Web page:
From The Guardian’s Higher Education blog, comes this post called Branding in higher education – just how feasible is distinctiveness? by Eliza Anyangwe.
At last week’s CASE Europe conference on distinctiveness in higher education, co-hosted by the Distinct Project, it quickly became clear that universities are in a bit of a pickle: they have to be able to stand out in a marketplace where all the others competitors offer the same basic service – teaching and research. And they have to make the case that they’re doing their own thing when the entire system for measuring excellence (which, in turn, influences student choice) sets out to compare one institution to another.
Tuesday’s conference set out to share the outcomes from a two-year investigation into what distinctiveness looks like, both within and beyond the HE sector. Led by Oxford Brookes University and funded by the Higher Education Funding Council (Hefce), the research defined distinctiveness as “the vehicle which enables an organisation to achieve many of its strategic goals through being memorable, authentic, and clearly articulating what it has to offer to the people that are important to it”.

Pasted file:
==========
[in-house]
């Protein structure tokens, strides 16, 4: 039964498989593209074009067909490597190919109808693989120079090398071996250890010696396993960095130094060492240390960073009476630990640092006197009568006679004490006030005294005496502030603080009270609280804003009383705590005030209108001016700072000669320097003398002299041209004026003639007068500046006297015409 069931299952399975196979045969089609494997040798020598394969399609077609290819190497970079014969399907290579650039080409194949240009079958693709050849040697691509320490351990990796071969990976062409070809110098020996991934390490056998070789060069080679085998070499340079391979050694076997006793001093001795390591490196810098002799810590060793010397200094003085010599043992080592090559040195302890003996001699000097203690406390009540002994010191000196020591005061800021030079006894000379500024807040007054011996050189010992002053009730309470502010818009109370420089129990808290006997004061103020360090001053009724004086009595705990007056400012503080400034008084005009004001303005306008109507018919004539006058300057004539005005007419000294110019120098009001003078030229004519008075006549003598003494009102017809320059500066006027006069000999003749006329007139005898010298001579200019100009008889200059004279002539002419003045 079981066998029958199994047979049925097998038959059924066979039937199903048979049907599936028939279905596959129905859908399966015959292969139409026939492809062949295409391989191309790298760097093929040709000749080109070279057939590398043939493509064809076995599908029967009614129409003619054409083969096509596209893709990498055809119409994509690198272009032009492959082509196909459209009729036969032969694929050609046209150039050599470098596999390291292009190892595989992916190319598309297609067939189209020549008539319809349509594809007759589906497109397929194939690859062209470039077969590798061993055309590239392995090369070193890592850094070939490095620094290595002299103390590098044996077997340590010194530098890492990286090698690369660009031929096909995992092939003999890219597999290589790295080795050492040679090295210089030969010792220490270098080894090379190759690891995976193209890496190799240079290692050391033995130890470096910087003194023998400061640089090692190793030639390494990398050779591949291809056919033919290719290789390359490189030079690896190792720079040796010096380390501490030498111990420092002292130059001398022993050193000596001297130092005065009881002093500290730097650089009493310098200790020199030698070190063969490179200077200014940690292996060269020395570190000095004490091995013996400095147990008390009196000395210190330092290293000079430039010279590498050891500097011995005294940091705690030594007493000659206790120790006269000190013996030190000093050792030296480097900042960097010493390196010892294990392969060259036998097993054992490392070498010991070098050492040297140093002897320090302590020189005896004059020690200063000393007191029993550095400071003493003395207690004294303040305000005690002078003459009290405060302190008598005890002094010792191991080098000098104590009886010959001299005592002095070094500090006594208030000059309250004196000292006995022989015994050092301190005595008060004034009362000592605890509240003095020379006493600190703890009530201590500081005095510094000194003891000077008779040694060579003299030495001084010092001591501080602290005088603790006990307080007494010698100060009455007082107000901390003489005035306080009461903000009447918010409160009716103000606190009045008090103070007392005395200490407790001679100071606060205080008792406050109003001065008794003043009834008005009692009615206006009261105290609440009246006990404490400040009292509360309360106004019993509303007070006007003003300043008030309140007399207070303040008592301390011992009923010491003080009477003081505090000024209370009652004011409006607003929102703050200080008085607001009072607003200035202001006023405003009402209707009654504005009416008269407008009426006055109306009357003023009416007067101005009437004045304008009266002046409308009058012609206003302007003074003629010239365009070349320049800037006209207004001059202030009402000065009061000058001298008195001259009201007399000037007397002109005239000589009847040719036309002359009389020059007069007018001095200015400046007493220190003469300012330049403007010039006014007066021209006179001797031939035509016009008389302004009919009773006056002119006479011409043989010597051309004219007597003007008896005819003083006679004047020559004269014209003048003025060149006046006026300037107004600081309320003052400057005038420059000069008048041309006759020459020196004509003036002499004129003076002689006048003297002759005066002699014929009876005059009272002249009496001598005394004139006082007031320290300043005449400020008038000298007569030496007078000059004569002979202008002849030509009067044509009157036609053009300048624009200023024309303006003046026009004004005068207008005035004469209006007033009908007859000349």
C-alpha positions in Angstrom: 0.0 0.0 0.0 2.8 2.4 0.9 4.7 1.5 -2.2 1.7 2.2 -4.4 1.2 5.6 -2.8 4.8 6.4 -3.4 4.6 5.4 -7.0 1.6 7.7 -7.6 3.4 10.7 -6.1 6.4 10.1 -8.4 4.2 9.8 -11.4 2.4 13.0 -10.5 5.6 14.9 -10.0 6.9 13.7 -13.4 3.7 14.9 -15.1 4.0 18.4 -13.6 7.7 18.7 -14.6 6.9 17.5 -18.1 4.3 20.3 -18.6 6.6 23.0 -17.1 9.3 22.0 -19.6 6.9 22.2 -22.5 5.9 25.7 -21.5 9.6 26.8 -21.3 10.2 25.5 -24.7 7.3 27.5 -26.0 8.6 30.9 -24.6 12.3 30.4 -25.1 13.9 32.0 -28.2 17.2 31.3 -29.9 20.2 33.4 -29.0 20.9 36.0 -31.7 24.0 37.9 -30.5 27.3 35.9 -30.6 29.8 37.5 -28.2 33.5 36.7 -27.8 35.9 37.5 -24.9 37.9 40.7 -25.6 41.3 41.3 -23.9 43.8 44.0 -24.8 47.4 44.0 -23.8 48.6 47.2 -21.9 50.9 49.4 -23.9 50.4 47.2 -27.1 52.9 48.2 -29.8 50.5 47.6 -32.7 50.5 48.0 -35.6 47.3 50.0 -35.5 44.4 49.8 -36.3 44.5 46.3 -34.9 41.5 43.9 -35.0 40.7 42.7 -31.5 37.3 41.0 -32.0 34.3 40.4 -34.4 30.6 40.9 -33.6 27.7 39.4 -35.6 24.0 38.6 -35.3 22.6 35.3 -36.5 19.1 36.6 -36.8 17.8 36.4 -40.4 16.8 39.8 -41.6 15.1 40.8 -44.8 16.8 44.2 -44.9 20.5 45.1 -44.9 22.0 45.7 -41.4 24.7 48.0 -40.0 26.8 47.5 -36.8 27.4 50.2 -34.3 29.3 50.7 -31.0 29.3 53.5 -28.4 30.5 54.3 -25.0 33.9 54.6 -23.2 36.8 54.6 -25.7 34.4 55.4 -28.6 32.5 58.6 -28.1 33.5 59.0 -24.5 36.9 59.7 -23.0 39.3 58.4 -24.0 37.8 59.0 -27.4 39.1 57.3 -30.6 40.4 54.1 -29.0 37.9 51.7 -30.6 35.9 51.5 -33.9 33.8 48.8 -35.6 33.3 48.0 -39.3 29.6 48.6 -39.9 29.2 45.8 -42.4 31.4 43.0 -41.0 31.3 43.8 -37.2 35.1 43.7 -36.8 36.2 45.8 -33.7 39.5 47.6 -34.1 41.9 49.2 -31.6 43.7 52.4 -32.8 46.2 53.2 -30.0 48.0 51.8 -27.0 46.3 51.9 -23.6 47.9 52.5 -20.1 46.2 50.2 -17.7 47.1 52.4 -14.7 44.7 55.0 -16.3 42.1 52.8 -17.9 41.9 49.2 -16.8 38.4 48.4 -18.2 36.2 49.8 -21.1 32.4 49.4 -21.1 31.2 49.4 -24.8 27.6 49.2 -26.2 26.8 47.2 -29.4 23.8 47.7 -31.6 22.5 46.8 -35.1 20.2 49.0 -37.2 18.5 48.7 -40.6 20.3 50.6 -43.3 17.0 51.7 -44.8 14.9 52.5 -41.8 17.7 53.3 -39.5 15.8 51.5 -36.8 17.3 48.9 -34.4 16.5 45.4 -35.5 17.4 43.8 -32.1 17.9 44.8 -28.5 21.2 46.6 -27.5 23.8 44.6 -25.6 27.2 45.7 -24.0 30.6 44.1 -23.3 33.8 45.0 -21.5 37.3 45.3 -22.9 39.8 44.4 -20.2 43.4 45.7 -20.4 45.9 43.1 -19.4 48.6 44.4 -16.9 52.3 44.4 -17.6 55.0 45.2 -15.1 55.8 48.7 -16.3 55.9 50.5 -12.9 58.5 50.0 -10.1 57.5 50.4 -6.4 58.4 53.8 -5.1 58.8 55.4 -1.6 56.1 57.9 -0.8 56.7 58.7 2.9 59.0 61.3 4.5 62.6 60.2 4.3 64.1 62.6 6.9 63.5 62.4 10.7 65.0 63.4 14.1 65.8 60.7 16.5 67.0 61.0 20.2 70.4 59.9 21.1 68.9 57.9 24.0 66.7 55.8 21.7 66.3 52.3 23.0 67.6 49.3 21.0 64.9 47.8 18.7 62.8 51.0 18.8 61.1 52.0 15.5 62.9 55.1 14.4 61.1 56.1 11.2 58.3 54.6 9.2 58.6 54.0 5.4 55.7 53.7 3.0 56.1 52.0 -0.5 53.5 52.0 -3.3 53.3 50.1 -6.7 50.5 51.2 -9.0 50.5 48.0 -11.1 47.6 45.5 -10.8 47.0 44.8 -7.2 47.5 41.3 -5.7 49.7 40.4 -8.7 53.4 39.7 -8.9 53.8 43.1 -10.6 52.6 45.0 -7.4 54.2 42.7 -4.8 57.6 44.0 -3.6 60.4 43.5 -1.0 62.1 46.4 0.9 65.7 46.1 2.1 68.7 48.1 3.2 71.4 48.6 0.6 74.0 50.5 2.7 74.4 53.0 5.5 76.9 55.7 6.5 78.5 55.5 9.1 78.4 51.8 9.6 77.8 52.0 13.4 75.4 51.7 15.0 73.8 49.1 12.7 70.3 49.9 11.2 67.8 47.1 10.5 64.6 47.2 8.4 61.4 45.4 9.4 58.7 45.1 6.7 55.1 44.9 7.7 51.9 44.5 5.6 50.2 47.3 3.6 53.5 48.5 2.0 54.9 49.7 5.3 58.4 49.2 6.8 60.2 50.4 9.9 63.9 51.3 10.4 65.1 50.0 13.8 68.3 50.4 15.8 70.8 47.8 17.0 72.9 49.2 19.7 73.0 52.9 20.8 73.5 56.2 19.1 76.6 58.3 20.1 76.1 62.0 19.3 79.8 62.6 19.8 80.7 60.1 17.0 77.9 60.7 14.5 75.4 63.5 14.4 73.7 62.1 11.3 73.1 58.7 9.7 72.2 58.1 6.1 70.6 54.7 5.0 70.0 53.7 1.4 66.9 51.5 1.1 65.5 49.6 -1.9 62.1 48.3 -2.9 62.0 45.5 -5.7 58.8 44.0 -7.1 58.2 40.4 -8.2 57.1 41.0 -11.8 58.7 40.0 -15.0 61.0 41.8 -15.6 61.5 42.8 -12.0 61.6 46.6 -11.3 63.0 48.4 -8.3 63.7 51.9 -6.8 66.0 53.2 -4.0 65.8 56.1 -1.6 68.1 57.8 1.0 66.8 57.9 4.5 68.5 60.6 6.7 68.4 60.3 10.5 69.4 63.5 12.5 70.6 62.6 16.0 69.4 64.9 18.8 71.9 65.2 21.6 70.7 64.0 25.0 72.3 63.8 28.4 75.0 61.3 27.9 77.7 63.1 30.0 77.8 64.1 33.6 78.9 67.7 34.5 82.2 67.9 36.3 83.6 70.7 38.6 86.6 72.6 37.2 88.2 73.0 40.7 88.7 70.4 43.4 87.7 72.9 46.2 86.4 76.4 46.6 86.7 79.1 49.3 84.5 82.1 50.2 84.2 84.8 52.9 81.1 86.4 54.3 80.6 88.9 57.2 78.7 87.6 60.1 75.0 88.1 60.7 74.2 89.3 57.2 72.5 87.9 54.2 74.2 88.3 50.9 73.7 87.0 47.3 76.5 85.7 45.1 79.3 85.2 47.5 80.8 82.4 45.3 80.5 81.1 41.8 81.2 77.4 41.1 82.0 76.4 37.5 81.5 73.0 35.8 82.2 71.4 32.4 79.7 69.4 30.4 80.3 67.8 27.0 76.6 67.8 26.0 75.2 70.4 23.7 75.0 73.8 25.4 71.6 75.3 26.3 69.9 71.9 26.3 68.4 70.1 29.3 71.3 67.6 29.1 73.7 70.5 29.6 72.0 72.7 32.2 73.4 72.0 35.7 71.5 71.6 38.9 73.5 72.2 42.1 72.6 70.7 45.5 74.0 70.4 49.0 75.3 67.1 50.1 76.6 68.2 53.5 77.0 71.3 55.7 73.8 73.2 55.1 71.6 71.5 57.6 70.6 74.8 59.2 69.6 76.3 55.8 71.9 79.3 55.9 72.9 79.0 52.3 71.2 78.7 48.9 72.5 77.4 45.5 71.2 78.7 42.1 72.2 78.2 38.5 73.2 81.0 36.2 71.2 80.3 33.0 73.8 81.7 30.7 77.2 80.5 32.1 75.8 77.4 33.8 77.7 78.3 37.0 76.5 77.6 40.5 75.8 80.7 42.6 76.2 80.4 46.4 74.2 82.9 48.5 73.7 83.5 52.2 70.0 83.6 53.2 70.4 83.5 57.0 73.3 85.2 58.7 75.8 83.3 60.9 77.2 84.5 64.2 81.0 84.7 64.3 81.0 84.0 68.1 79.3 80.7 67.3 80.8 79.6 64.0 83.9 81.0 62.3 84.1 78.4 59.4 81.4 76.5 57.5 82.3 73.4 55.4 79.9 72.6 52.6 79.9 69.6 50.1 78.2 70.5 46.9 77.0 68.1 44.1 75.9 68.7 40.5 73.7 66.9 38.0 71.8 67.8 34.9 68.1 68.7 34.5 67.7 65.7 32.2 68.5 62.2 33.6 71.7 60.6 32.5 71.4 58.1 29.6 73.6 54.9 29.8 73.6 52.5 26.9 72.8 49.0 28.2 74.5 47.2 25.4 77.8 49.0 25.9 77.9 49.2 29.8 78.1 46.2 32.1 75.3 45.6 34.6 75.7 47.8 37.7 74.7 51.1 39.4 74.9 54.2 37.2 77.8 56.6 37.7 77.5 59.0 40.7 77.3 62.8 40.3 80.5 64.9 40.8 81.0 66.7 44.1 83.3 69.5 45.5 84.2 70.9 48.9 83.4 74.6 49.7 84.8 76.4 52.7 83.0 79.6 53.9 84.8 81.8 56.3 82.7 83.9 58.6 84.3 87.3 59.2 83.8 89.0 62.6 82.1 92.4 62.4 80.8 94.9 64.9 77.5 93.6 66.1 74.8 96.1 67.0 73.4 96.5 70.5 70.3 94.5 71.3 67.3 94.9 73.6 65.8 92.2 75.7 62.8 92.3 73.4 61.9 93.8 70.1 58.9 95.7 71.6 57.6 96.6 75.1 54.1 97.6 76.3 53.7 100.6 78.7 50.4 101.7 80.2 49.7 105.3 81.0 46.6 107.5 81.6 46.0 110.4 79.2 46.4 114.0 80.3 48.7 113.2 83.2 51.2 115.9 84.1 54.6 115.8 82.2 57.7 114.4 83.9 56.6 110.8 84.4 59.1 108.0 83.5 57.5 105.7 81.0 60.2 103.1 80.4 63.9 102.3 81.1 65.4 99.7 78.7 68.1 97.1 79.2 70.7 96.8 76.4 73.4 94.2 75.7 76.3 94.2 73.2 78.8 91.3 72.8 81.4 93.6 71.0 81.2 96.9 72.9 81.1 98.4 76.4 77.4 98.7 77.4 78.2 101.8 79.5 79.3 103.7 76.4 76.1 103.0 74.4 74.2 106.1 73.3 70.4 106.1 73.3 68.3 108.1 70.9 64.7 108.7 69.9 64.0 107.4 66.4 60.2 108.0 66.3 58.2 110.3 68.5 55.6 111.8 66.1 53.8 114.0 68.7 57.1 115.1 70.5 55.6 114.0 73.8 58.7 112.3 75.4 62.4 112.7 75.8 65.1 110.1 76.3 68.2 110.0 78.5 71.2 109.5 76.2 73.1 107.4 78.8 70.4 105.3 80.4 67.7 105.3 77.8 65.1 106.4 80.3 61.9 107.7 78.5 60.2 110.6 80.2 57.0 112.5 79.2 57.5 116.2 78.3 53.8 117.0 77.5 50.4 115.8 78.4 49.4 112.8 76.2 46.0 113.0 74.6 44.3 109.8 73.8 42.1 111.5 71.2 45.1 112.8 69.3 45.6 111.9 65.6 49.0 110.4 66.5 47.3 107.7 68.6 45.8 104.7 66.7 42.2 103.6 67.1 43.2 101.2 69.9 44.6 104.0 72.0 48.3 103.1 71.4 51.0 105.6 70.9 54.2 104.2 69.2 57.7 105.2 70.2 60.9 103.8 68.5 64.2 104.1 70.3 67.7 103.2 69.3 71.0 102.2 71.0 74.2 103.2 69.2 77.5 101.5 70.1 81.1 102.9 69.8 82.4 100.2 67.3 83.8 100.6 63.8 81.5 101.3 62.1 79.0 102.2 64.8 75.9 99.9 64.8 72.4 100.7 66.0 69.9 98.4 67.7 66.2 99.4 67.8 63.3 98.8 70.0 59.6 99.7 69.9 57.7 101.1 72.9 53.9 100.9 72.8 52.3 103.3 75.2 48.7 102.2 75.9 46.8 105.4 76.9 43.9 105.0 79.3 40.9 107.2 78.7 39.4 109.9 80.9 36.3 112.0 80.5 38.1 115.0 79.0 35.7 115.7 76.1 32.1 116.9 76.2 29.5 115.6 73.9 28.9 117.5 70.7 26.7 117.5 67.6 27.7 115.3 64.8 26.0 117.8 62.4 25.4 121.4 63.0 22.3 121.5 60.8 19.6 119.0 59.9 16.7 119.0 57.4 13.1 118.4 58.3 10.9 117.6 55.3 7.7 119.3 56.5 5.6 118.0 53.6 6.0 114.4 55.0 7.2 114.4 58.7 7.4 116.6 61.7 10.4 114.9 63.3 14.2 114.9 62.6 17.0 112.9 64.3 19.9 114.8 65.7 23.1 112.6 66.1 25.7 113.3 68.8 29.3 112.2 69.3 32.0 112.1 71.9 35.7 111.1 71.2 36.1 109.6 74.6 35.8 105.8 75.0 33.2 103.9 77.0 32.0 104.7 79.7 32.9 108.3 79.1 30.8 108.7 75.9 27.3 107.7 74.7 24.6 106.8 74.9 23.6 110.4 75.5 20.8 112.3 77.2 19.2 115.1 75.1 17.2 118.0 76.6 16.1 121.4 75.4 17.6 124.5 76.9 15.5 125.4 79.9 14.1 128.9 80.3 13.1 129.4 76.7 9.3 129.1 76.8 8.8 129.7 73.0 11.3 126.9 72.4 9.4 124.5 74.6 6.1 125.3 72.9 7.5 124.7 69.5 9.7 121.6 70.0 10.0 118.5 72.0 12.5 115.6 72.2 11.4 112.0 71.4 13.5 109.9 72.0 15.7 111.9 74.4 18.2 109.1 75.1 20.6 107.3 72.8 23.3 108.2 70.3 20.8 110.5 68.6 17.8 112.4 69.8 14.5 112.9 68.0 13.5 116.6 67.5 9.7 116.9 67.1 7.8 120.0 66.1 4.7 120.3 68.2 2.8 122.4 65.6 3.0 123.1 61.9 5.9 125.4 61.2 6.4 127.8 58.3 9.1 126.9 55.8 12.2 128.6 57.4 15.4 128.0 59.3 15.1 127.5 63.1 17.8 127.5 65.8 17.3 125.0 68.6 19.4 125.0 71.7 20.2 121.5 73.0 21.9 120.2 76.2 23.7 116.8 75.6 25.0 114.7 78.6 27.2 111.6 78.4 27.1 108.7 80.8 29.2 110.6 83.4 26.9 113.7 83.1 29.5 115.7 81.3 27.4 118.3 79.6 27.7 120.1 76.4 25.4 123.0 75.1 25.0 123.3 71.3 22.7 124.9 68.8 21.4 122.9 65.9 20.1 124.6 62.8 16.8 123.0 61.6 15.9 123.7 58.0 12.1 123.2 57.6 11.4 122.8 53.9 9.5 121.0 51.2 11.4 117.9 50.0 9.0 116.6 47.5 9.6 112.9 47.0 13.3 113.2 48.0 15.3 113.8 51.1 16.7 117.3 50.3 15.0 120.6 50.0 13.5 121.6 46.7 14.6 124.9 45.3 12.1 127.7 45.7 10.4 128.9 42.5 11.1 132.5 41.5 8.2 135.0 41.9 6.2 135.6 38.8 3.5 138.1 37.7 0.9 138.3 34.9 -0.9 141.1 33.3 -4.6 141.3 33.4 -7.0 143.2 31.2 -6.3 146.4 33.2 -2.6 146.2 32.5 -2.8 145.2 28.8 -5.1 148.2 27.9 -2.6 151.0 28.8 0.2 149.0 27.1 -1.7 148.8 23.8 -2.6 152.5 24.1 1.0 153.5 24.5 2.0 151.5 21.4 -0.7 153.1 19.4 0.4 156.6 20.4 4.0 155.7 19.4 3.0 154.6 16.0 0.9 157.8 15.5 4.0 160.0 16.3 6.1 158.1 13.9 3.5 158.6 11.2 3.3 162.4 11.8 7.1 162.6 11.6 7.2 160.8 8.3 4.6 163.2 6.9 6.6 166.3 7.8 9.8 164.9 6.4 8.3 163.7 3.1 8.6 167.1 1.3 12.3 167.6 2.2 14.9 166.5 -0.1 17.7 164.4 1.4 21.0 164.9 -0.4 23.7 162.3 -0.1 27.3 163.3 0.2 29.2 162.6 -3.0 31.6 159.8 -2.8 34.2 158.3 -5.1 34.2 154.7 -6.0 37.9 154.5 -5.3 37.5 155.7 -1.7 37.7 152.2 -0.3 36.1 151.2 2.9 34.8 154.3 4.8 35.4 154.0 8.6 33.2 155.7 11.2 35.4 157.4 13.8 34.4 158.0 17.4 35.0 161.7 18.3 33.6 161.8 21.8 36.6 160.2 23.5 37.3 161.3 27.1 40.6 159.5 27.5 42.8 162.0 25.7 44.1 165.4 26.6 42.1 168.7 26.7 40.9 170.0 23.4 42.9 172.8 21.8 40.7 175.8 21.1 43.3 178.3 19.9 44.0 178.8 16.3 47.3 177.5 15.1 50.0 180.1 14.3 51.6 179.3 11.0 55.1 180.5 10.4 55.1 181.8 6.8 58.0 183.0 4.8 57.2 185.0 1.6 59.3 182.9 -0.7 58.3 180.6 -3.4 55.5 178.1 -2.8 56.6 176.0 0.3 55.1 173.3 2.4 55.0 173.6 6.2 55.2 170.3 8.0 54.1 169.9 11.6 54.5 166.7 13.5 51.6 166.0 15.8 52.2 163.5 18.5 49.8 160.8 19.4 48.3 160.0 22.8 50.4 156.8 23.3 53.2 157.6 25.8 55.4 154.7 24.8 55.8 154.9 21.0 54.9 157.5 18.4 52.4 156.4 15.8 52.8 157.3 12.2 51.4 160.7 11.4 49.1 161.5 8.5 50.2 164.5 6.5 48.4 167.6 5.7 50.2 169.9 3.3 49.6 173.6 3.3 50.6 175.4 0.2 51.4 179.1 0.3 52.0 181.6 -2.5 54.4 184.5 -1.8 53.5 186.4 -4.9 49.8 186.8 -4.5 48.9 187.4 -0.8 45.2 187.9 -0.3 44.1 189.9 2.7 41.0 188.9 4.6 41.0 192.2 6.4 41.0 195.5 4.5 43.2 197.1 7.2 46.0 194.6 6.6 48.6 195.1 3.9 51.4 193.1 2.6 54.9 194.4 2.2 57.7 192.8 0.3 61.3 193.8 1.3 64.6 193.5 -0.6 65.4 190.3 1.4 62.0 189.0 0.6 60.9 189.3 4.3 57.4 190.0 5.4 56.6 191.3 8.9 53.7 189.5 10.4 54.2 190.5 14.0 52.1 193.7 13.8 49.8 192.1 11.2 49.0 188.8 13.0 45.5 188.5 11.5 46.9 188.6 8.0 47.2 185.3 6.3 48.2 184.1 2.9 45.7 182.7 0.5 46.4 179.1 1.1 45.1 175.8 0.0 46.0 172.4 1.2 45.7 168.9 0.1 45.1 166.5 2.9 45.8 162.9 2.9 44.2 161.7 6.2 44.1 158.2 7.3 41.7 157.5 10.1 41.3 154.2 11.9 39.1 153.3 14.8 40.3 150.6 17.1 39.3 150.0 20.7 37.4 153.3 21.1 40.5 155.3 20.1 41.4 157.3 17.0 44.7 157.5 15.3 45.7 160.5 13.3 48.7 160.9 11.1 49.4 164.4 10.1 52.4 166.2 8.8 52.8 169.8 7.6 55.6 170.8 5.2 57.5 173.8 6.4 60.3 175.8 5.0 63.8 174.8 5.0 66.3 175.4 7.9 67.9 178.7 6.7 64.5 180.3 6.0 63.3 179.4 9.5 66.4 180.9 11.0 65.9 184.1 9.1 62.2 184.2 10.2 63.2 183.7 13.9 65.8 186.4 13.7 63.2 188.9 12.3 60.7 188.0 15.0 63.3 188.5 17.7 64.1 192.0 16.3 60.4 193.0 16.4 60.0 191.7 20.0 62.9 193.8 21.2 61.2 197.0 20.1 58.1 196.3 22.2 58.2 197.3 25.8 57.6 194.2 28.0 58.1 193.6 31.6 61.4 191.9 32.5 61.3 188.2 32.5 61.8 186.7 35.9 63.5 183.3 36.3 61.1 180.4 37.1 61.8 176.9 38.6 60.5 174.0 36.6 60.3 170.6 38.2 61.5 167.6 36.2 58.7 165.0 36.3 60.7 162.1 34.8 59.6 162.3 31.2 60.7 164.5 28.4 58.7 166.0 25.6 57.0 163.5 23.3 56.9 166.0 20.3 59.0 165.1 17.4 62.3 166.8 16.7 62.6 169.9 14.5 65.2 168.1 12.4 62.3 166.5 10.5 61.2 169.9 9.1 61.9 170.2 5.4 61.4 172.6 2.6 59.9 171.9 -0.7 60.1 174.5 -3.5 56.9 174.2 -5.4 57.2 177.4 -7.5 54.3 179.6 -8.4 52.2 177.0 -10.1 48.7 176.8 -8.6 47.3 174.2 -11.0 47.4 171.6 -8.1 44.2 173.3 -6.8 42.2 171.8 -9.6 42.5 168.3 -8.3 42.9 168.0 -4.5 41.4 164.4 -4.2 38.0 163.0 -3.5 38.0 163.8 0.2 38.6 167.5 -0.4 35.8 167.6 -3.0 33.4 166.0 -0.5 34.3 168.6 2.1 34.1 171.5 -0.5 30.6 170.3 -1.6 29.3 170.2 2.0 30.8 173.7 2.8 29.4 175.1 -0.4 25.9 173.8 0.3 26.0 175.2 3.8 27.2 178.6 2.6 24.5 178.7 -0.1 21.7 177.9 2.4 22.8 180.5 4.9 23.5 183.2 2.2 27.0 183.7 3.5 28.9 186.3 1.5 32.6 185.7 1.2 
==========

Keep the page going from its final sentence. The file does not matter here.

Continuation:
The crux of the matter is that the very survival of universities rests upon their ability to be clear about who they are and then to use that knowledge to attract students, partners and ultimately, funding. Internally, a distinctiveness strategy is also credited with improving staff motivation and loyalty.